ELKHART — The word love isn’t often used when describing a former high school basketball coach or even a coach you served as an assistant under.
But Danny Randolph and Craig Sears had no trouble using the word when describing former Elkhart Memorial and Concord boys basketball coach Steve Johnson, who passed away Saturday, Dec. 21, after a battle with pancreatic cancer. Johnson was 71.
Johnson was best known for his two coaching stints at Memorial, where he won four Elkhart Sectional titles and also coached in one of the biggest games of all-time at Elkhart’s historic North Side Gym — an excruciating three-point loss to eventual state champion Plymouth in the 1982 regional title game in front of a standing-room only crowd.
Johnson began his coaching career at Concord in 1968 and was the head coach of the Minutemen until 1972. He then coached at Batesville High School for two years, before his first stint at Memorial from 1978 until 1983, when he left coaching to go into private business. He returned as head coach of the Crimson Chargers from 1994 until 2006. He also served as an assistant coach under Homer Drew at Valparaiso University from 1990 to 1994.
His career coaching record as a head coach was 366-259. He was the Northern Lakes Conference Coach of the Year in 2002 and 2006 and is a member of the Elkhart County Hall of Fame.
But to Randolph, now the head golf coach at Lynn University in Boca Raton, Fl., all those accomplishments pale in comparison to the person that Johnson was.
“I loved the guy, I really did,” Randolph said on Saturday. “I had lunch with him back in June and he was just so enthusiastic about life and the fact that he was still able to influence so many people, so for him to pass away so quickly is quite a shock. But it also really helps me to really appreciate the chance that I had to see him last spring.”
Randolph played for Johnson in the 1994-95 and 95-96 seasons and he says he always remained grateful for the way Johnson treated him during those years. “Not only was he a great coach, and his record speaks for itself, but he always backed me and gave me the support I needed to become a better player,” Randolph said. “I will miss him, but he’s no longer suffering and he’ll be coaching in a better place now.”
Craig Sears was a team manager under Johnson during his first stint at Memorial and later served as an assistant coach for Johnson’s Crimson Charger teams in the 90s and 2000s. Sears is now the head softball coach at Memorial.
“The first two words I think of when I remember coach Johnson was intensity and passion,” Sears said. “I believe he had one of the greatest basketball minds I’ve ever known and he knew the commitment it took to win basketball games. He was a great role model for me and I still use things I learned from him today.”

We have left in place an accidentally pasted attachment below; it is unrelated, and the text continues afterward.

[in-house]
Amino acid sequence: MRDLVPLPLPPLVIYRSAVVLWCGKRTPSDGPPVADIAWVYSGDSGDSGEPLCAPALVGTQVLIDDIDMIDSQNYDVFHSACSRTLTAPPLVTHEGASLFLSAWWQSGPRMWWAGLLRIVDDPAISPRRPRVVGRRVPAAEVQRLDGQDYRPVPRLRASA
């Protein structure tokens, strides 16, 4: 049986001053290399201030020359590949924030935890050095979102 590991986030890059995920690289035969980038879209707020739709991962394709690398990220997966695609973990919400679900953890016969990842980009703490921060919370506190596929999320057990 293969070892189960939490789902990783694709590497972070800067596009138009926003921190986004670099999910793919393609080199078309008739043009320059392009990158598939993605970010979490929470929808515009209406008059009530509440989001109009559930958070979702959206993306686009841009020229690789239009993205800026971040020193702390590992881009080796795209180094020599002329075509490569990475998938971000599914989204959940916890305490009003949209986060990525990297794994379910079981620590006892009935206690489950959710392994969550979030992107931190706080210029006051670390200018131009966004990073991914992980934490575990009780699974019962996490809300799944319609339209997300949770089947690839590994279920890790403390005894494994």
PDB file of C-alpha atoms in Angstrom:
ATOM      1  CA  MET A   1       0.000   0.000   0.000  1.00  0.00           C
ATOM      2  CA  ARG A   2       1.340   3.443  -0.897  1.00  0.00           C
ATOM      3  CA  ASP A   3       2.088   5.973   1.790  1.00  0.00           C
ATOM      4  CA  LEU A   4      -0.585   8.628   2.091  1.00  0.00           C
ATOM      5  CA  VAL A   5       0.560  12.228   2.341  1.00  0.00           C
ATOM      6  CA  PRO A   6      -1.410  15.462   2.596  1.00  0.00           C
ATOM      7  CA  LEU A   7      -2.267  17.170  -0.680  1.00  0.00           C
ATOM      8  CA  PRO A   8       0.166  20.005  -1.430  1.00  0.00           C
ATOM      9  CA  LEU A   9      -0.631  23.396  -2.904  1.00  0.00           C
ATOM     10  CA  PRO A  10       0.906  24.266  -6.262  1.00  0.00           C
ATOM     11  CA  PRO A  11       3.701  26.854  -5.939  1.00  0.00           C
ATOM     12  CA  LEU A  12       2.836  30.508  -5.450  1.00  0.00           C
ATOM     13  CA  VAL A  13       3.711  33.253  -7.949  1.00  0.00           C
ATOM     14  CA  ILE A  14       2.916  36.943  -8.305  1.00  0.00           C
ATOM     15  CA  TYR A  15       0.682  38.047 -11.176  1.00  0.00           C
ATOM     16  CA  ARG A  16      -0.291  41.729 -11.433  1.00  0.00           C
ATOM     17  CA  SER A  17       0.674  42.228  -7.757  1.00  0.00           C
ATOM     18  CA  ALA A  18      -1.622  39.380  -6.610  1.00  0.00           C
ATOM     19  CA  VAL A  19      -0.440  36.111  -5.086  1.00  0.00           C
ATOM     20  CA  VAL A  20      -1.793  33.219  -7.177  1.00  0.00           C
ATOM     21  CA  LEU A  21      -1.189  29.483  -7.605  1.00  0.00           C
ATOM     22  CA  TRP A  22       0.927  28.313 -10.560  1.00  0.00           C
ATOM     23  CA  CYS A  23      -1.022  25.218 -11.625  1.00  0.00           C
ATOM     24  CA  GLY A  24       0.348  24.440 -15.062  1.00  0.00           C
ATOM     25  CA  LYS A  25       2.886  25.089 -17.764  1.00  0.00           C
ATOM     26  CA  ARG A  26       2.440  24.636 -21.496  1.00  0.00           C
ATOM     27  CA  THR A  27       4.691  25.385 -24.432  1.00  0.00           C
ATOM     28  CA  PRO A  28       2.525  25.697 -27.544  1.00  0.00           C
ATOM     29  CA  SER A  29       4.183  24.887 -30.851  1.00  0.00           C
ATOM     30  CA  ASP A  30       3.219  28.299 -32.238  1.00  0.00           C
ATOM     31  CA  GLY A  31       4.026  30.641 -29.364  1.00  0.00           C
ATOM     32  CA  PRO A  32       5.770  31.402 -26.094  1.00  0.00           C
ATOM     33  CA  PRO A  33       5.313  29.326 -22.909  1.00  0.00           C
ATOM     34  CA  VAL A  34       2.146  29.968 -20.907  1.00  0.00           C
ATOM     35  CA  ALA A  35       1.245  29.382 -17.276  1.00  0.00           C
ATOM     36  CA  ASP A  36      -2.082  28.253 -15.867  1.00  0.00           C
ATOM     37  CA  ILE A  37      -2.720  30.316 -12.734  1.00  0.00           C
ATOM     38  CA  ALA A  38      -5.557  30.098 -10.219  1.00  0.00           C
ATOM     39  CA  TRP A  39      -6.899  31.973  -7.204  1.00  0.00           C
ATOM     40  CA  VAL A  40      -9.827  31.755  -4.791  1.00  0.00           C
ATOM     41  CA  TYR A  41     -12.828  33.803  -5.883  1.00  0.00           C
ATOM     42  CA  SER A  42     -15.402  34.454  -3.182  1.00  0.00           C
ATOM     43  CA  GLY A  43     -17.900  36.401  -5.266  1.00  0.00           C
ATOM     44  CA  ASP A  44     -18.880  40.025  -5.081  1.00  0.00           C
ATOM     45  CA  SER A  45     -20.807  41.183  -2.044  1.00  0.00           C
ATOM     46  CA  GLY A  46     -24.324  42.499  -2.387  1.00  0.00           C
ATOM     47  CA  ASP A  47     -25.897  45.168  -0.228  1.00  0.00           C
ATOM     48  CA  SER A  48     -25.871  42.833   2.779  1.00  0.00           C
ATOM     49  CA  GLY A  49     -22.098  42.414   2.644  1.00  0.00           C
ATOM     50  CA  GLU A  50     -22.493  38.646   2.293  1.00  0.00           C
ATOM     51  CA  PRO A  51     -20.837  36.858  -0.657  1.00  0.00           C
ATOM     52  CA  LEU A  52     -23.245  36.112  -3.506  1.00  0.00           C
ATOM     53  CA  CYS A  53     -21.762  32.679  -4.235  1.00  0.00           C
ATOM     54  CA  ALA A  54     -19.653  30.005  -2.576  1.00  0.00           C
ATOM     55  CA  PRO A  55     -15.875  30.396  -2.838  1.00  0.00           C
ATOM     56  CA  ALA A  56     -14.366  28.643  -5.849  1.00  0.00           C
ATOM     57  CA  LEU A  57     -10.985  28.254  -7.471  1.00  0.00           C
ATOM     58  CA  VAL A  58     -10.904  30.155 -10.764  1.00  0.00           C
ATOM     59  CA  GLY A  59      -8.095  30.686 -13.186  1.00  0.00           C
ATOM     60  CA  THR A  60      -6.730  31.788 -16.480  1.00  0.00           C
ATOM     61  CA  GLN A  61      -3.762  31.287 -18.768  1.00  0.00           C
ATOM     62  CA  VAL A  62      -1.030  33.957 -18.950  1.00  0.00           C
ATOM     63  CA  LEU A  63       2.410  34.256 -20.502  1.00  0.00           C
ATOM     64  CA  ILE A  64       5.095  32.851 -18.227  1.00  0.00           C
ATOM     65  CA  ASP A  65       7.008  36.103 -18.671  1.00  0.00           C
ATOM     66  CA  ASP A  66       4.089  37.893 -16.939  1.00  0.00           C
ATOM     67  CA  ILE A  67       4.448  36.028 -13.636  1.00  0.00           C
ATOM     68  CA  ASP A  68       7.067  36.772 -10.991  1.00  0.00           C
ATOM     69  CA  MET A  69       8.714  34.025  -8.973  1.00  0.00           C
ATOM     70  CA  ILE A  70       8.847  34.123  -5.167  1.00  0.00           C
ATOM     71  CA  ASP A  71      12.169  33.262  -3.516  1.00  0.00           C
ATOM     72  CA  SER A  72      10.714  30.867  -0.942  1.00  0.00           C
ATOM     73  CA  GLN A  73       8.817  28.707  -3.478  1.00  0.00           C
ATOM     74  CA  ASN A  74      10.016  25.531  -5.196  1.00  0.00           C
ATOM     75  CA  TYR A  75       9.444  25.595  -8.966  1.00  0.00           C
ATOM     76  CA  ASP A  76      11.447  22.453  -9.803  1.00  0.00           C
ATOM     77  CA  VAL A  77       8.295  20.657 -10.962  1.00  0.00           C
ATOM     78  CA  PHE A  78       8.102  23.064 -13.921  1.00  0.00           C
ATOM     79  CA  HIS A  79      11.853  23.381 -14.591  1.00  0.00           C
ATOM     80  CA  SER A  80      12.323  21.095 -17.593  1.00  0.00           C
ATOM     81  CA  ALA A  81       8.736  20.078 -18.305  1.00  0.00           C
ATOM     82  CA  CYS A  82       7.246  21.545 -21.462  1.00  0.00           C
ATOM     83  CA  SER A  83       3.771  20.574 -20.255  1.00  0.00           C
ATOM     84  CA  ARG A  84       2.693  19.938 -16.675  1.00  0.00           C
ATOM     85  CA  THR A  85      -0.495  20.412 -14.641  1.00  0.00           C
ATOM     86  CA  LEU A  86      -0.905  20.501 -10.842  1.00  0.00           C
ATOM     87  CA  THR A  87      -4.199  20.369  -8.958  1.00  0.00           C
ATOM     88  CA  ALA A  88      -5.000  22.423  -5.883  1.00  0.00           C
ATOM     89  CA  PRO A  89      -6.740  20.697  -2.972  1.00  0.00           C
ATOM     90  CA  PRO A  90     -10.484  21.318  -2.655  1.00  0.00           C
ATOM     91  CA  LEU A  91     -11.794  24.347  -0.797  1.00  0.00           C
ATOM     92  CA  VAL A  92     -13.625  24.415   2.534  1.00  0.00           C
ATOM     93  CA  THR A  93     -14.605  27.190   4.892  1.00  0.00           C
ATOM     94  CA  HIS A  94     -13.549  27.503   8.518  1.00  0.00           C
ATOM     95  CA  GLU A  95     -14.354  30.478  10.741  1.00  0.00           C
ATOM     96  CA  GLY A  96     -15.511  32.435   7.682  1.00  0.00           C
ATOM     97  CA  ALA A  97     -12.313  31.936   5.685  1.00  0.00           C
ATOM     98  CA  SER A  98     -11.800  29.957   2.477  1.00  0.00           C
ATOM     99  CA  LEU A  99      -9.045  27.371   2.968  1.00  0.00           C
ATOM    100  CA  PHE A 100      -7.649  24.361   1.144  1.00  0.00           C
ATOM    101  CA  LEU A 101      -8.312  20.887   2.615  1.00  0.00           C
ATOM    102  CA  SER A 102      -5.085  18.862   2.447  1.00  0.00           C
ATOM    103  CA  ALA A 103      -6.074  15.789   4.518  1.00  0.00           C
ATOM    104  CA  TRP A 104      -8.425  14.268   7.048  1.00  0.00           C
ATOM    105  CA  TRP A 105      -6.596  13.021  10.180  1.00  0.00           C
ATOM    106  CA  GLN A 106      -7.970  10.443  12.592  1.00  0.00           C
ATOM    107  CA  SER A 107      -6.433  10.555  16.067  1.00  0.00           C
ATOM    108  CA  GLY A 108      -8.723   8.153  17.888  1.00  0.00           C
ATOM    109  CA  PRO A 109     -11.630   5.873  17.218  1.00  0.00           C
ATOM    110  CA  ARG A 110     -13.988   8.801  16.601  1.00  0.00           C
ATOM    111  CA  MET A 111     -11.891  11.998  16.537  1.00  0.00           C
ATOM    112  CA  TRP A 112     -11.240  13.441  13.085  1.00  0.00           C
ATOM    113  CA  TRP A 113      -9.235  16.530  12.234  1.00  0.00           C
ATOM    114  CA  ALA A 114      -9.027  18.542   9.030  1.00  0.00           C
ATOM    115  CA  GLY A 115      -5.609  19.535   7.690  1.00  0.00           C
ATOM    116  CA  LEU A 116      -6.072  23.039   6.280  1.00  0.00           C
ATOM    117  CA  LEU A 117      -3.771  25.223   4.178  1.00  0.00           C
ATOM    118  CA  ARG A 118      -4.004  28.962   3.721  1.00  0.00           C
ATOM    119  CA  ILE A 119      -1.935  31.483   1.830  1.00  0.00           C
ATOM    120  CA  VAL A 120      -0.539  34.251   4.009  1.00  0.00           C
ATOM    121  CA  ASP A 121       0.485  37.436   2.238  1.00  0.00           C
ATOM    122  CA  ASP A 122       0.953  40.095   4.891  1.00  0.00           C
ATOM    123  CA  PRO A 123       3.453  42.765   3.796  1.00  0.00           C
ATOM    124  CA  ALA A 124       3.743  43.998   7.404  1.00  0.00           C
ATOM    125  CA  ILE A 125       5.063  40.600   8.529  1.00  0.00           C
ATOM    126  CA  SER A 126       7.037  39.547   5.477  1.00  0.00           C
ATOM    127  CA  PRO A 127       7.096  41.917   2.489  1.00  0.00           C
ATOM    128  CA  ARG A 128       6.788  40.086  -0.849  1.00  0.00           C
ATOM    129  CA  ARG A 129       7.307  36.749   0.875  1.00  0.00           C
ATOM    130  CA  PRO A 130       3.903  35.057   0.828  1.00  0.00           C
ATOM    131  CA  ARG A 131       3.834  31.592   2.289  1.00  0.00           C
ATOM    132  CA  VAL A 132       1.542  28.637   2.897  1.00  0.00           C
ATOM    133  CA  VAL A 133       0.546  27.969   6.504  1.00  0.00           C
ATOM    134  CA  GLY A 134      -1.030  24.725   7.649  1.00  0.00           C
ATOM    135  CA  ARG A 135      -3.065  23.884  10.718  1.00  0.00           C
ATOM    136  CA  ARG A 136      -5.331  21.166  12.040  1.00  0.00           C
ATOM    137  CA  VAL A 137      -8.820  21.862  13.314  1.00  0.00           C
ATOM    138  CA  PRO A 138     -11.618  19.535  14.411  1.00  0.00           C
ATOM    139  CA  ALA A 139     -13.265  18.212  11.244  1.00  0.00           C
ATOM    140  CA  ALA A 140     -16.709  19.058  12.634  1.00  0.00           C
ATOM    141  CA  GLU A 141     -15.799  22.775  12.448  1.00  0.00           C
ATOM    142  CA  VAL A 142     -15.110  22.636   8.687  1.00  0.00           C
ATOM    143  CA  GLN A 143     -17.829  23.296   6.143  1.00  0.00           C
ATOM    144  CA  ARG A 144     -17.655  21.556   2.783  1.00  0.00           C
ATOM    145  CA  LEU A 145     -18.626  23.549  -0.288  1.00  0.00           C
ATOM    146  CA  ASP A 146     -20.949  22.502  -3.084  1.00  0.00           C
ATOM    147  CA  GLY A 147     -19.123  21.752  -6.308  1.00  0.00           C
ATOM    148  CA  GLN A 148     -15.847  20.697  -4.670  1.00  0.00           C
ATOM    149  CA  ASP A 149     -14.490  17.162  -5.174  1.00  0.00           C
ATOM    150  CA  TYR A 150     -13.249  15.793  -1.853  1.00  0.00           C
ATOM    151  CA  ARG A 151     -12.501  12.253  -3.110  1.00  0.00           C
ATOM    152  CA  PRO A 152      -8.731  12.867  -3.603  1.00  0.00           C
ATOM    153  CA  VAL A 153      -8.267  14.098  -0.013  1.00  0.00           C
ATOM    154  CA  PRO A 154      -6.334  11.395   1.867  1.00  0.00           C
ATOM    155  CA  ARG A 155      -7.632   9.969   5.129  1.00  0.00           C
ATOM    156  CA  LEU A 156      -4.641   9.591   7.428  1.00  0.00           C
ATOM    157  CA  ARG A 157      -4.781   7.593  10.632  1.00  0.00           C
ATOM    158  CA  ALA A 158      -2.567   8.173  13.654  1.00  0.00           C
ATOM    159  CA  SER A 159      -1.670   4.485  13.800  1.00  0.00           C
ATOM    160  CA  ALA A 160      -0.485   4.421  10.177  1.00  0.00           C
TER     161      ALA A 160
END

Sears remembered scouting for Johnson and having to prepare seven-to-eight page reports for upcoming opponents
“Because of the prep work he did, we spent as much time scouting as we did coaching kids,” Sears said. “I mean he not only wanted to know if the kid was left-handed or right-handed and which way he dribbled, but I think he cared if the player chewed gum. He’d even have us go down on the floor to try and see if a team was adding inches to a kid’s size. He wanted to know if the kid was 6-foot-1 or maybe just 5-11.”
Sears said he spoke to Johnson on Tuesday, Dec. 17, and had planned to go and see him again Sunday, before learning Johnson had passed away.
“I knew he wasn’t doing well, even though he was alert and able to talk pretty well,” Sears said. “When I left, I told him I loved him and that I’d see him on Sunday. Unfortunately, that won’t happen now.”
Jimtown girls basketball coach Gene Johnson played for Steve Johnson at Concord and remembered him as a fiery and demanding young coach.
“Concord was his first high school coaching job, and back then it was okay to yell at kids and he did his share of that,” Gene Johnson remembered. “He was very big on fundamentals, but if you wanted to play, you had to play hard all the time and really be in great condition. He taught me a lot of things I wanted to do as a coach and a few I didn’t. But I think that’s true of every coach you play for.”
Longtime coach Dan Gunn had his share of battles against Johnson’s Crimson Charger teams when Gunn coached at Penn and later at NorthWood.
“The main thing was, Steve was just a really top-notch person,” Gunn said. “He was always great at finding a weakness in your team and trying to exploit it all night. You knew when you were getting ready to play Memorial that they would be well schooled and disciplined.”
While Dean Foster was the head coach at Elkhart Central, Johnson was at Memorial, which meant the two veteran coaches shared a home court — North Side Gym — which wasn’t always easy for either coach. However, Foster had a great appreciation for Johnson and the two friends spoke about life and basketball just a few weeks ago.
“I always really appreciated the way Steve got the most out of his players,” Foster said. “When you’re coaching at rival high schools like we were, it was important to try and beat each other’s teams as often as possible and when you’re facing a coach like Steve Johnson, you had to be at the top of your game. I think he really helped make me a better coach because of that.”